(Trial Record, C.R. 92–94.)3

In this Court's opinion on Woods's direct appeal, we detailed the overwhelming evidence that was presented against Woods to show that Woods was an accomplice to the shootings:

"The State established that Woods and Spencer had engaged in a hostile, profanity-laced argument with Officers Owen and Collins on the morning of the shootings, and that Woods threatened Officer Owen by stating: ‘Take off that badge and I will f–––– you up.’ (R. 501.) Officer Sanders testified that Officer Chisolm had told him that Woods had taunted the police by saying, ‘You can't get me,’ and then running into the apartment. (R. 639.) Marquita McClure and Markesha Williams testified that, after the police left, Woods stated that he would kill the police. Fernando Belser testified that Spencer said that if the police did not stop harassing him, he would ‘light ‘em up,’ and that Woods had said [b]asically the same thing’ Spencer had said. (R. 762.) McClure asked Woods to leave the apartment with her, but Woods told her that he wanted to stay with Spencer in case the police came back.
"Officer Collins testified that when the officers returned to the apartment to arrest Woods, a man who had been outside said that he wanted no part of what was to take place. When the officers told Woods that they had a warrant for his arrest and attempted to take him into custody, Woods cursed them and refused to come outside. He told the officers, ‘If you come in here, we'll f–––– you up.’ (R. 694.) He then turned and ran toward the back of the apartment, causing the officers to pursue him to the doorway between the kitchen and the living room. Belser had previously testified that no one went beyond the kitchen area of the apartment unless Woods or Spencer invited them, and he said that anyone who did so could ‘get hurt pretty bad’ or ‘something could happen to them.’ (R. 754.) Spencer appeared with the assault rifle, and he fired it repeatedly, shooting Officers Owen and Chisolm multiple times. Woods told Spencer that another officer was at the front door, and Spencer turned and also shot Officer Bennett multiple times.
"Spencer and Woods ran from the apartment together; they ran to John Prather's house because Woods knew Prather. After they burst into Prather's house, Spencer and Woods let Prather know that he would be compensated for letting them stay there, and Prather deduced that the pair had been involved in the shooting nearby. Woods told Spencer, ‘You came through for me,’ Prather said. (R. 842.) Michael Scott was inside Prather's house when Woods and Spencer entered, and he heard Woods say something like, "They f––––ed with the wrong niggers. We shot their asses." (R. 860.) Scott described Woods's demeanor as calm, not upset, when he made this statement.
"After Woods was arrested, Officer Owen's weapon was recovered from Prather's house, behind a heater near where Woods had been sitting. Although Spencer testified at his trial that he took Officer Owen's gun before he left the apartment, in his statement to the police on the afternoon of the shooting, Spencer denied taking the weapon, thus permitting an inference that Woods walked into the kitchen after the shooting and took the officer's weapon before he and Spencer left the apartment."

13 So.3d at 28–29.

Standard of Review

Woods appeals the circuit court's summary dismissal of his Rule 32 petition. According to Rule 32.3, Ala. R.Crim. P., "[t]he petitioner shall have the burden of pleading and proving by a preponderance of the evidence the facts necessary to entitle the petitioner to relief."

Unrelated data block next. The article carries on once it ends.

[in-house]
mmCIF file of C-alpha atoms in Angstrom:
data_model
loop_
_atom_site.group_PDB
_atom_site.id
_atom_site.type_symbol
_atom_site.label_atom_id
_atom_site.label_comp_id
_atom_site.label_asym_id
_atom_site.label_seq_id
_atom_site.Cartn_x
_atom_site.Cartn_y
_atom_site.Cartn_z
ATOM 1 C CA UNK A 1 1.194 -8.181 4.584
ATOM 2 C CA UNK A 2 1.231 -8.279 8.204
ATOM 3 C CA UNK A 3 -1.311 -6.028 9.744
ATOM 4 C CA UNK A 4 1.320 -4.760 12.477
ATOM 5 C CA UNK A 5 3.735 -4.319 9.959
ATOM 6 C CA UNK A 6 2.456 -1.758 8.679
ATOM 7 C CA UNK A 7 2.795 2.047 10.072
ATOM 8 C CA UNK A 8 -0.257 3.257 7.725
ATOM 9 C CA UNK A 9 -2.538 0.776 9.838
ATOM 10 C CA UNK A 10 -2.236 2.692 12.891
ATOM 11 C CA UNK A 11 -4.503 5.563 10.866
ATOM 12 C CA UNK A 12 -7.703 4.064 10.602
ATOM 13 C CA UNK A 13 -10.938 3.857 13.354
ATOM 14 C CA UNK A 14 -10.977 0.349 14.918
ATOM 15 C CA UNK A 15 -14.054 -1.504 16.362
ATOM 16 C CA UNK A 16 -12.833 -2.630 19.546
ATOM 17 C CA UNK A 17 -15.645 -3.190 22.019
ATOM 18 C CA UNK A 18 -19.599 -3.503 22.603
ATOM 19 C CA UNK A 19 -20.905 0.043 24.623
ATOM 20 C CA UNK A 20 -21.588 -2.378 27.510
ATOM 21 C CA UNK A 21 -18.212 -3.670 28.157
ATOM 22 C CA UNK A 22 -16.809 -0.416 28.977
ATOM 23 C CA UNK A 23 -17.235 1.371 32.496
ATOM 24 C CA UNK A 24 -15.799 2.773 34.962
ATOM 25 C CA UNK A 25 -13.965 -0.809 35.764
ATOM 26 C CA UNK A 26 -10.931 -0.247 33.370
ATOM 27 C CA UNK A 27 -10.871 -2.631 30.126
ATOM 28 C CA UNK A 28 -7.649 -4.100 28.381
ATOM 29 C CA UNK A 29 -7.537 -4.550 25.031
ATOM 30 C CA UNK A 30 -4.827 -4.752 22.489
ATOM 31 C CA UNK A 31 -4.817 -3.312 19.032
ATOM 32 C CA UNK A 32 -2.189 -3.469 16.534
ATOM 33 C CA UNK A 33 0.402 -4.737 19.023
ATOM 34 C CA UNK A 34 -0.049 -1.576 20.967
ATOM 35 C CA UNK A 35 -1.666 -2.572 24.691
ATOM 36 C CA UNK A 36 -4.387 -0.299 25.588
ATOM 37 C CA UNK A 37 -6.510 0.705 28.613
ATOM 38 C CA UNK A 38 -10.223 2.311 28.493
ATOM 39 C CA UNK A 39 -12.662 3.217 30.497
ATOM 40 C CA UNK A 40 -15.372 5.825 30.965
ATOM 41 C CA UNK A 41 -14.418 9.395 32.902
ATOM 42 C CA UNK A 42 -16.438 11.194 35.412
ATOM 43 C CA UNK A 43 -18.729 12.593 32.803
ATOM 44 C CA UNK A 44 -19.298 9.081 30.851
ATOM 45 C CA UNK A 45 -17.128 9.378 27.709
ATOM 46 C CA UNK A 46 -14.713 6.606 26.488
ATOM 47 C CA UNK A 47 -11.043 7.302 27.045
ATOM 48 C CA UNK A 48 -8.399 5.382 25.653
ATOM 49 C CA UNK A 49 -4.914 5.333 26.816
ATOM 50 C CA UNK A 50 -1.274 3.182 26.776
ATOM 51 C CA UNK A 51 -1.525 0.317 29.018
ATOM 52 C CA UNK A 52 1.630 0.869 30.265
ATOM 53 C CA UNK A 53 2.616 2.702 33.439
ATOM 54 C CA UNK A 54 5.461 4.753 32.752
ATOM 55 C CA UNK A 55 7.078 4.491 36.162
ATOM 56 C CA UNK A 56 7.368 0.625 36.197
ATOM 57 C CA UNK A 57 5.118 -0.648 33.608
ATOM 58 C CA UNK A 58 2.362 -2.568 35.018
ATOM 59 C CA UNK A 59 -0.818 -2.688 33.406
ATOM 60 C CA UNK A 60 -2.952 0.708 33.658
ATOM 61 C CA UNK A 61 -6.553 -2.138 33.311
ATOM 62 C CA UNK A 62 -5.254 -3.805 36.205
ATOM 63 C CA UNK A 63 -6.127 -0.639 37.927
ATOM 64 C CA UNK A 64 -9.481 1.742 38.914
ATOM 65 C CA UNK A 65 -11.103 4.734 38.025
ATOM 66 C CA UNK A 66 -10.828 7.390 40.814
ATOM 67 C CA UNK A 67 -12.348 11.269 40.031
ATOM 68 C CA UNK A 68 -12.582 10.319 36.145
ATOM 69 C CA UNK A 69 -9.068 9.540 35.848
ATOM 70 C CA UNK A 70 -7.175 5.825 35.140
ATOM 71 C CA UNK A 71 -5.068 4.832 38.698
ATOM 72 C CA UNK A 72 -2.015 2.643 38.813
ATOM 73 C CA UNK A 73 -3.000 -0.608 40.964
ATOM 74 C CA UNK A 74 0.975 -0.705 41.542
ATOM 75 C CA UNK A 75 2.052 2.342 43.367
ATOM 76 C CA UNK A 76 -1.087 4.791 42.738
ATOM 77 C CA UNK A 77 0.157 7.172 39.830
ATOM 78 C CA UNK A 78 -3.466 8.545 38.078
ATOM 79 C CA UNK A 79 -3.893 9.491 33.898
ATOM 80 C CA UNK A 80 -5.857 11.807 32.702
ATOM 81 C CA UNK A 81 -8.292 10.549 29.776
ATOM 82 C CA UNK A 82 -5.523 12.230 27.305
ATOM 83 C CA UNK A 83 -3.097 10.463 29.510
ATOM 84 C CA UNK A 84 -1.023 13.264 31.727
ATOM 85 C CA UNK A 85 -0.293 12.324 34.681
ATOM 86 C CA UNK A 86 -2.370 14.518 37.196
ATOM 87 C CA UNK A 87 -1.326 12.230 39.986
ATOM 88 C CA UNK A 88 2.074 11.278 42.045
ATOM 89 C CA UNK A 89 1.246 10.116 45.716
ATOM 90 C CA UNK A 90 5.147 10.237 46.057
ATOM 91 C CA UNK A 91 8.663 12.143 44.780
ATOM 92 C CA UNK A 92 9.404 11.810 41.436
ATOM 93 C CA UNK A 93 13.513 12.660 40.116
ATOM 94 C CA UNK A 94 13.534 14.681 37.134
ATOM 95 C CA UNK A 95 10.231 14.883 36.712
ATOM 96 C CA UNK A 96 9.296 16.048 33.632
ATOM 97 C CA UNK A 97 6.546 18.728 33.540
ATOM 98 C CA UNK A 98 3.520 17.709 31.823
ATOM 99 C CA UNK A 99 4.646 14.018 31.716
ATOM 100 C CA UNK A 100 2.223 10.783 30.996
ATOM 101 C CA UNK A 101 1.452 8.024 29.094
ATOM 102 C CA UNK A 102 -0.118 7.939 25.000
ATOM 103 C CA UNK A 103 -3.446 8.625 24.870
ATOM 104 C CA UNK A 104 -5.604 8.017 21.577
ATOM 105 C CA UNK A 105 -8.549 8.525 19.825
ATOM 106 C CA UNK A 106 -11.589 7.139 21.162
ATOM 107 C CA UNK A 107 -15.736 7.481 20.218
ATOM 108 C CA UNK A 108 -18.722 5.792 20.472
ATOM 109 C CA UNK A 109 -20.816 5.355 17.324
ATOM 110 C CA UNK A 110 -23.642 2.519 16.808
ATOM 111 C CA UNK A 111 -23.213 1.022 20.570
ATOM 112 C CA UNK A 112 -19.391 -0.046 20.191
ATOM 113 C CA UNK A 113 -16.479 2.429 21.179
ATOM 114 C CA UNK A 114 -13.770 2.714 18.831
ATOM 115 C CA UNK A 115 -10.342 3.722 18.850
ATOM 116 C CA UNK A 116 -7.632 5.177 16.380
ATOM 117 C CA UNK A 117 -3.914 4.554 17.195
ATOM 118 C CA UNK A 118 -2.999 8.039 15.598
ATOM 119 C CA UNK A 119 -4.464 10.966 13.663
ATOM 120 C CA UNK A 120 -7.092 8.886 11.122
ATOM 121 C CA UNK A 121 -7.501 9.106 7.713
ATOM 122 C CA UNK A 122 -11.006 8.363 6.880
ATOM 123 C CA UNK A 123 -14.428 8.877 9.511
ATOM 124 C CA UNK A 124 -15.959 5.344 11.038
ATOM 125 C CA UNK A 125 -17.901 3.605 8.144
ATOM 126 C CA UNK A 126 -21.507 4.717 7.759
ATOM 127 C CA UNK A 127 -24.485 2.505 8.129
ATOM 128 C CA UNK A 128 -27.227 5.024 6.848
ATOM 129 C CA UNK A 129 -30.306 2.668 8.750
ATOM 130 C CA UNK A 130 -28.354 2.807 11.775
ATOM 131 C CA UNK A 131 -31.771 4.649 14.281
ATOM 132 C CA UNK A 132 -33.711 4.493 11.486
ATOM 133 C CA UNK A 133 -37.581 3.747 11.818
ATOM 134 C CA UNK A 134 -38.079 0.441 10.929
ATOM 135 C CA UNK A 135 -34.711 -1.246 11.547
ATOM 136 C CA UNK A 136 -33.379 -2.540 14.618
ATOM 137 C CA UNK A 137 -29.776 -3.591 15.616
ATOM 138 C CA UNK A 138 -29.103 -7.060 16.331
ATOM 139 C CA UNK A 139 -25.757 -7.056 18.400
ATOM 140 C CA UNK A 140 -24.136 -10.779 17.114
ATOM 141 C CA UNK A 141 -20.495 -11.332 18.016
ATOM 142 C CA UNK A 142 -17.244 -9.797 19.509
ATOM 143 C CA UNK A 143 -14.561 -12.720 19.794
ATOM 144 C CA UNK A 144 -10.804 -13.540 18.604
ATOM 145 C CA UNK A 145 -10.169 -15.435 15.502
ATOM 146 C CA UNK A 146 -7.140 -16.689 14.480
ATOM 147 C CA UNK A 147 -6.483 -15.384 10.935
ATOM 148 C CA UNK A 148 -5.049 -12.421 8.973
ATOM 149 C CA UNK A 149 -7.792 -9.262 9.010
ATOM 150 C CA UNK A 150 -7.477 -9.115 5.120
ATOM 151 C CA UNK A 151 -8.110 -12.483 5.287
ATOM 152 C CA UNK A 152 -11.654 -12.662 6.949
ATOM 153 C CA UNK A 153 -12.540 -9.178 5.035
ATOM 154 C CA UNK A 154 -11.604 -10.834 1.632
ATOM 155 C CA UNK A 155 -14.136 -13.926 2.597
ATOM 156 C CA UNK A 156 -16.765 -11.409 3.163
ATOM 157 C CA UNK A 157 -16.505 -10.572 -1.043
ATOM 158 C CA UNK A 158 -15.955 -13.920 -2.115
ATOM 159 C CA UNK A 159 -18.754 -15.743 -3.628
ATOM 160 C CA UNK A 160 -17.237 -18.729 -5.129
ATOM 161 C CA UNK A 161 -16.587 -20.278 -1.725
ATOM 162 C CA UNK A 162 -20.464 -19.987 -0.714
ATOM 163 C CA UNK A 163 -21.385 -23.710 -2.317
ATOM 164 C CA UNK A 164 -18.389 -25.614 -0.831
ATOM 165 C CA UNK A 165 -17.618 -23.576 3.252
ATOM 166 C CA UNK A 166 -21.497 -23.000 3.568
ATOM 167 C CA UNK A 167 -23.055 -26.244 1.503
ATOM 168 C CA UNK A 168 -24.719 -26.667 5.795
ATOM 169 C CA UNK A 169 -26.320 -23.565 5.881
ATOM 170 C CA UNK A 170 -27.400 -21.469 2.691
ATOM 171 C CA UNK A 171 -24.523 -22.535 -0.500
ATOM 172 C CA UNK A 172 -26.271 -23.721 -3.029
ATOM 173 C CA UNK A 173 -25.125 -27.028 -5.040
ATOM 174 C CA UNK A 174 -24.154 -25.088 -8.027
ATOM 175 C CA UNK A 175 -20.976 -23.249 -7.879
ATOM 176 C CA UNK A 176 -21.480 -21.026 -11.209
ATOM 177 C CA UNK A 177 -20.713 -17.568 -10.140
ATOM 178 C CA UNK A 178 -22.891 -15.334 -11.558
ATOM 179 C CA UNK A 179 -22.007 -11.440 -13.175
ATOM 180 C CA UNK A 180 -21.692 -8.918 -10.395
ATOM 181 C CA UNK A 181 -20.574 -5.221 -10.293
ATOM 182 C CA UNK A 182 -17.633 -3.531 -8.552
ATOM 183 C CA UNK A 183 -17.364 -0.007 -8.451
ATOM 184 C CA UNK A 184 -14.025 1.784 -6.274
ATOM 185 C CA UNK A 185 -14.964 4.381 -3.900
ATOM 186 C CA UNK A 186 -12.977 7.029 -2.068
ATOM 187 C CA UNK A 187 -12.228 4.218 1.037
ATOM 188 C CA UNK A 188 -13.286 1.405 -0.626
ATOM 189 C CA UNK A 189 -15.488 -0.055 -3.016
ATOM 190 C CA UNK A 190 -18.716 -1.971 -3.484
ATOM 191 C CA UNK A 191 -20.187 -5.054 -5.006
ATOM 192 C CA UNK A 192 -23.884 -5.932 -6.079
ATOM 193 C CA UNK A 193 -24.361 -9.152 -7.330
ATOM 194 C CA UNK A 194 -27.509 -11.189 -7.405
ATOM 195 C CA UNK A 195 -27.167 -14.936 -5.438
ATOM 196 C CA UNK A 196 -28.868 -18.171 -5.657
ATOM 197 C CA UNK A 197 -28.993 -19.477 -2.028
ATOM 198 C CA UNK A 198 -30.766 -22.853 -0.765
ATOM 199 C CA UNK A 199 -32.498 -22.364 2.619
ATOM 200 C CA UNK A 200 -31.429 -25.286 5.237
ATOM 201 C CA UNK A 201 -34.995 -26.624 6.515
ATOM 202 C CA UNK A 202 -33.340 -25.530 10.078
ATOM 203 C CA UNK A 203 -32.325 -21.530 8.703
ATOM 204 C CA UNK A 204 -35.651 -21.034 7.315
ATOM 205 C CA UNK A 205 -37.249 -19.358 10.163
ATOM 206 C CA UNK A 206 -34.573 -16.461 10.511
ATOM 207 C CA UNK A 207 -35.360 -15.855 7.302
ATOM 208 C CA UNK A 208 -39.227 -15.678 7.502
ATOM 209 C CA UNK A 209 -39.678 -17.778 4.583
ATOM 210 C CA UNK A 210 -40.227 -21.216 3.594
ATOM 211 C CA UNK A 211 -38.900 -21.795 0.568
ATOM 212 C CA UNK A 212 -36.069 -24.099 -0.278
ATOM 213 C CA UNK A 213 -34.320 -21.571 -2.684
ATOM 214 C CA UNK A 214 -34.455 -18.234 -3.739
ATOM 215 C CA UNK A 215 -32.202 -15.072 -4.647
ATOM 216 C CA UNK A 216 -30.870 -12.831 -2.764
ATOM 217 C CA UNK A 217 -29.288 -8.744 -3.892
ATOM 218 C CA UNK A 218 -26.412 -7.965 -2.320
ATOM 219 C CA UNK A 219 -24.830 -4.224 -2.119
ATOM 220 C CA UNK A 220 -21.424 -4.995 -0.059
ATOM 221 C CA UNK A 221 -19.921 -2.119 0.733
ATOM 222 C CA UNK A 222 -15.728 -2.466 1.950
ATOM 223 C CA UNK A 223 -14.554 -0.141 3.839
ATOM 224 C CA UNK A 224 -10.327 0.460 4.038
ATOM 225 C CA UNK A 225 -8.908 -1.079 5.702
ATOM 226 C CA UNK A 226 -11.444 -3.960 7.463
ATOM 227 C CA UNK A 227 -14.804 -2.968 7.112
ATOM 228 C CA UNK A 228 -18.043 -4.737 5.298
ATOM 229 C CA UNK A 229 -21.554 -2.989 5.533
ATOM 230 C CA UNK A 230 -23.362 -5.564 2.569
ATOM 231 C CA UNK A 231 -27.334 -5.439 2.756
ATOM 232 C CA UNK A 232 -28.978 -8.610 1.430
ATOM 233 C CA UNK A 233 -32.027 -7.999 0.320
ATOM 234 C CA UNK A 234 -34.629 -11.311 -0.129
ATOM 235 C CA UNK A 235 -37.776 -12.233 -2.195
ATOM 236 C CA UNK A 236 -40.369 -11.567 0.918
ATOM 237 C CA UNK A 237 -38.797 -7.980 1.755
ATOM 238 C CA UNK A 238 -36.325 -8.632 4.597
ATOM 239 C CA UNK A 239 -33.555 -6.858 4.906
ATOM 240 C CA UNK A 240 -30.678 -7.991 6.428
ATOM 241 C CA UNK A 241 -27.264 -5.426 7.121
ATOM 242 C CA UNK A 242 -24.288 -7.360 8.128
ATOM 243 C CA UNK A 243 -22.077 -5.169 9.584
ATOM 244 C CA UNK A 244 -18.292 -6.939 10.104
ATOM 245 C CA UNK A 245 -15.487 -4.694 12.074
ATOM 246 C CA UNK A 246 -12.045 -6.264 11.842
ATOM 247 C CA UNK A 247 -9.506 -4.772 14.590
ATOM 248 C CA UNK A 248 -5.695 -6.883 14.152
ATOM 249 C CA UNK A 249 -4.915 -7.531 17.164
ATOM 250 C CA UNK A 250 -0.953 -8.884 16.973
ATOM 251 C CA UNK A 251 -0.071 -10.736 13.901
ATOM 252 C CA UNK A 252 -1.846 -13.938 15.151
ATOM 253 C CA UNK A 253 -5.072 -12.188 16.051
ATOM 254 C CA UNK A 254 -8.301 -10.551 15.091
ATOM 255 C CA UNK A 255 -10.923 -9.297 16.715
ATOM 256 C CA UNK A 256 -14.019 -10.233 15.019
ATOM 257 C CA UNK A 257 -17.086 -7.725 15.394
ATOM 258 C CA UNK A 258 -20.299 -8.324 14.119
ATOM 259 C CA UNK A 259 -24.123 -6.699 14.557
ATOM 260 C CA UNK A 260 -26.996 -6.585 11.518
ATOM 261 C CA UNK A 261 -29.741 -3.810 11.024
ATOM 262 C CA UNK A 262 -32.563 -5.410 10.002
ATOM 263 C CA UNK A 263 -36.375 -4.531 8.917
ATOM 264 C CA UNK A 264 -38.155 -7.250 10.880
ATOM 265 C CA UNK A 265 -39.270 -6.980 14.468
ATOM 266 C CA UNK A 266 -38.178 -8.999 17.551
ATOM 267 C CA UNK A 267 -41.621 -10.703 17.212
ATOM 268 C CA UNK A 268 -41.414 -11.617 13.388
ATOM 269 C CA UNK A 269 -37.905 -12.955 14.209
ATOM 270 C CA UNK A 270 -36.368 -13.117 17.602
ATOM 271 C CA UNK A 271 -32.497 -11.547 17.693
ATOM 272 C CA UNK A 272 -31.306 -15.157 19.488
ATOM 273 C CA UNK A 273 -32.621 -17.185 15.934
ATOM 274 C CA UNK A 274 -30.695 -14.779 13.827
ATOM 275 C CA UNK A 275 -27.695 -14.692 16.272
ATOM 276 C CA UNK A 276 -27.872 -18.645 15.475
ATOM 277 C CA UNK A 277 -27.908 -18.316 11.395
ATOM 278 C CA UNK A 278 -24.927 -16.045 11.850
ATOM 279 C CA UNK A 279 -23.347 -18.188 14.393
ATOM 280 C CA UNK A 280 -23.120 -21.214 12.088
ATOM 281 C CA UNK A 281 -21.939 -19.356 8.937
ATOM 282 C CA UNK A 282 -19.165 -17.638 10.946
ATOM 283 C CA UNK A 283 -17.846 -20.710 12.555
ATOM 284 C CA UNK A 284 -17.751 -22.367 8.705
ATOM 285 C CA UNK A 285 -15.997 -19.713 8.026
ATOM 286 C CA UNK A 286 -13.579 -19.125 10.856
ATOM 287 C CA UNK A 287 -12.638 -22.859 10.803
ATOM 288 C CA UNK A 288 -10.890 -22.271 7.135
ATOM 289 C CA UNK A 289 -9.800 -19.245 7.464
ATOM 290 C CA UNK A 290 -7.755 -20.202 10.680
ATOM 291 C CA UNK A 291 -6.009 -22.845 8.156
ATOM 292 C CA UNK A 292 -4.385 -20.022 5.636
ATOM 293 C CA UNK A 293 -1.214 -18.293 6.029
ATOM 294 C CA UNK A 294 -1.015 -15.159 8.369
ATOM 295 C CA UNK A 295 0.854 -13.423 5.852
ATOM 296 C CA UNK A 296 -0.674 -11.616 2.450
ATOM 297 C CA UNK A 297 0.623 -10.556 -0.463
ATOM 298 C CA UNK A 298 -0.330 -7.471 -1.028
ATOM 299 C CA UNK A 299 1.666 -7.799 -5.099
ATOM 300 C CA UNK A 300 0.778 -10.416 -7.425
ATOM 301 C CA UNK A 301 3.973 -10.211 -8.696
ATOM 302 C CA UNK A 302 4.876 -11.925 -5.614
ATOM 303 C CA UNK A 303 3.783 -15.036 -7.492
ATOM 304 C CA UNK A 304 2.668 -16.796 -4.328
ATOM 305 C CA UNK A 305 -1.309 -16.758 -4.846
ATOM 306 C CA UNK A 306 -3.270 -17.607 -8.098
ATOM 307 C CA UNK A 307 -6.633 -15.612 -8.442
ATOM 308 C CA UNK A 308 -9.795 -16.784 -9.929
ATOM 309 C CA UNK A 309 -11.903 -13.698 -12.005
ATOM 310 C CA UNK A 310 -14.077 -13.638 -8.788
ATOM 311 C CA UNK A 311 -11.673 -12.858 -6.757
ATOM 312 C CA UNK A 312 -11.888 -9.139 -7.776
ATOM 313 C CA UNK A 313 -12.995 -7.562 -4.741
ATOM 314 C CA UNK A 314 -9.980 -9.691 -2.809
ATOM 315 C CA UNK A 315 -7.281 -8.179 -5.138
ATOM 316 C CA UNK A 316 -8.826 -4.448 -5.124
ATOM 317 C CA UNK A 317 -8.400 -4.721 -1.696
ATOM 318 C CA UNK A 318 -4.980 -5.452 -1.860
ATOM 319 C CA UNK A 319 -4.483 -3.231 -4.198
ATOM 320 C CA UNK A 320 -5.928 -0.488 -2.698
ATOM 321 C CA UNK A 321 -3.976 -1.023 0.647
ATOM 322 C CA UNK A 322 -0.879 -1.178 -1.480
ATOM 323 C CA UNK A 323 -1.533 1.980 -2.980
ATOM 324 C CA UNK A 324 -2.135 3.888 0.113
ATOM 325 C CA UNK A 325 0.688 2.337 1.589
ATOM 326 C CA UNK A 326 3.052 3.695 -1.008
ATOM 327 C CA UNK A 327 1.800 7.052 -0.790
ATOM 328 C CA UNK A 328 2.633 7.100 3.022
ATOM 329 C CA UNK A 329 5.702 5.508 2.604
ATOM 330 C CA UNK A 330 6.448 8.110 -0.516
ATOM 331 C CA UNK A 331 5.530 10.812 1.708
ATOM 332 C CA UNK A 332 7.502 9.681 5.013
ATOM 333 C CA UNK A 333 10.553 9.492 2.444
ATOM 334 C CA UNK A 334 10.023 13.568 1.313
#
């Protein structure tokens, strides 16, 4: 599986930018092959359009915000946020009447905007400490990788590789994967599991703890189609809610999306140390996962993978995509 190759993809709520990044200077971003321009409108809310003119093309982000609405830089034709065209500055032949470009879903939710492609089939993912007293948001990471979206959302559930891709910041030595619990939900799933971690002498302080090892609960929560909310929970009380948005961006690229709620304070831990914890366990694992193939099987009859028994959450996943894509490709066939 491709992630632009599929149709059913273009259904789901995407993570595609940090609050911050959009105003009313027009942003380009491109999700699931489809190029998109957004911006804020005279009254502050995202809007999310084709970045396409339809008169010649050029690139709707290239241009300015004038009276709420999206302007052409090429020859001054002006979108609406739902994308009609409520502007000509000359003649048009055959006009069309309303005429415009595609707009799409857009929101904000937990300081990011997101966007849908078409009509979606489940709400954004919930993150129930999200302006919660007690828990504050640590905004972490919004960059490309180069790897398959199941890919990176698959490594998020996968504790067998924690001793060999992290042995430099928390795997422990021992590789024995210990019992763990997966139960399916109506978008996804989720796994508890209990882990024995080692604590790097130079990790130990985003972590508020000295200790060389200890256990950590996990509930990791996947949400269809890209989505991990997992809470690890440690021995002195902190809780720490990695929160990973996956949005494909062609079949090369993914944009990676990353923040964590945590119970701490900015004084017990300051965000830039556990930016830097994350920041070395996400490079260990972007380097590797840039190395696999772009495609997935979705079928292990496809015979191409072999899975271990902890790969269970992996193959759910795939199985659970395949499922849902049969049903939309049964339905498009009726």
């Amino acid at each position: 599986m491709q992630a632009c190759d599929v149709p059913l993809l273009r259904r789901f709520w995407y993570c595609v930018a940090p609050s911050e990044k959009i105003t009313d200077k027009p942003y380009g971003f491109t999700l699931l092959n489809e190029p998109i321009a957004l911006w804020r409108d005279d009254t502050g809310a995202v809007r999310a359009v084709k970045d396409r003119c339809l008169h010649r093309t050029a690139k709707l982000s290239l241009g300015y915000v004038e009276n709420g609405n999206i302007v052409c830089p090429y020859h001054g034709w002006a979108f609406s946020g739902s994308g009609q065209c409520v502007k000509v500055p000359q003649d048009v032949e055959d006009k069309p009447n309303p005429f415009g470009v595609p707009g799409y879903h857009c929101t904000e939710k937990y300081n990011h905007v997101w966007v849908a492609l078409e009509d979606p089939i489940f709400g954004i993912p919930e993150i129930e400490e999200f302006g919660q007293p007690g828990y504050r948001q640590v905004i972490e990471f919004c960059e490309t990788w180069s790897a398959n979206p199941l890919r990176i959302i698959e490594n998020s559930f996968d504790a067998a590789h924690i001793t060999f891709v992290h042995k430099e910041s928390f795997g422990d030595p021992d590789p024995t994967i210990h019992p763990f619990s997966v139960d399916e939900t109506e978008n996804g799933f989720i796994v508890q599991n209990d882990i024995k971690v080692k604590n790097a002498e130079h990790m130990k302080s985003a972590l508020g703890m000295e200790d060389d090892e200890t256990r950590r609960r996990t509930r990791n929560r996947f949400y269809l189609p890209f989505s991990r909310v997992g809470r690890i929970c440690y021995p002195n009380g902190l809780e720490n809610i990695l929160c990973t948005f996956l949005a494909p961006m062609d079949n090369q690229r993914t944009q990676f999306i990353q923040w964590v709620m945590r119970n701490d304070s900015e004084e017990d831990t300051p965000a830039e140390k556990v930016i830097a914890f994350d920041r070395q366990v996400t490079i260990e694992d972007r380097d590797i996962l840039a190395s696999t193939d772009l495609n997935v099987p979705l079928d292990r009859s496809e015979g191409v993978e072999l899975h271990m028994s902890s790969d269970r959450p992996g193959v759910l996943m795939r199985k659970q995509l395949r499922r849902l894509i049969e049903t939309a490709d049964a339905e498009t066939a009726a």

Rule 32.6(b), Ala. R.Crim. P., addresses the burden of pleading; in December 2010 it provided:

"The petition must contain a clear and specific statement of the grounds upon which relief is sought, including full disclosure of the factual basis of those grounds. A bare allegation that a constitutional right has been violated and mere conclusions of law shall not be
...

To continue reading

Request your trial
8 cases
  • Brooks v. State
    • United States
    • Alabama Court of Criminal Appeals
    • July 10, 2020
    ...services of an expert, the petitioner must identify the expert by name and plead his/her expected testimony." Woods v. State, 221 So. 3d 1125, 1138-39 (Ala. Crim. App. 2016).Here, Brooks did not identify, by name, any expert witness his trial counsel should have hired to examine the "gun/ba......
  • Woods v. Stewart
    • United States
    • U.S. District Court — Northern District of Alabama
    • July 18, 2018
    ...Woods appealed, but the Alabama Court of Criminal Appeals affirmed the dismissal of his Rule 32 petition on April 29, 2016. Woods v. State, 221 So. 3d 1125 (2016). The Alabama Supreme Court denied certiorari on September 16, 2016. Woods did not pursue his appeal in the United States Supreme......
  • Saunders v. State
    • United States
    • Alabama Court of Criminal Appeals
    • December 16, 2016
    ...the petitioner include in its pleading the expert's identity and the content of that expert's expected testimony." Woods v. State, 221 So.3d 1125, 1137 (Ala. Crim. App. 2016). See also Daniel v. State, 86 So.3d 405 (Ala. Crim. App. 2011) ; Windsor v. State, 89 So.3d 805 (Ala. Crim. App. 200......
  • Harris v. State
    • United States
    • Alabama Court of Criminal Appeals
    • July 9, 2021
    ...that the petitioner include in its pleading the expert's identity and the content of that expert's expected testimony." Woods v. State, 221 So. 3d 1125, 1137 (Ala. Crim. App. 2016). Moreover, "[c]ounsels' failure to call an expert witness is not per se ineffective assistance, even where doi......
  • Request a trial to view additional results

VLEX uses login cookies to provide you with a better browsing experience. If you click on 'Accept' or continue browsing this site we consider that you accept our cookie policy. ACCEPT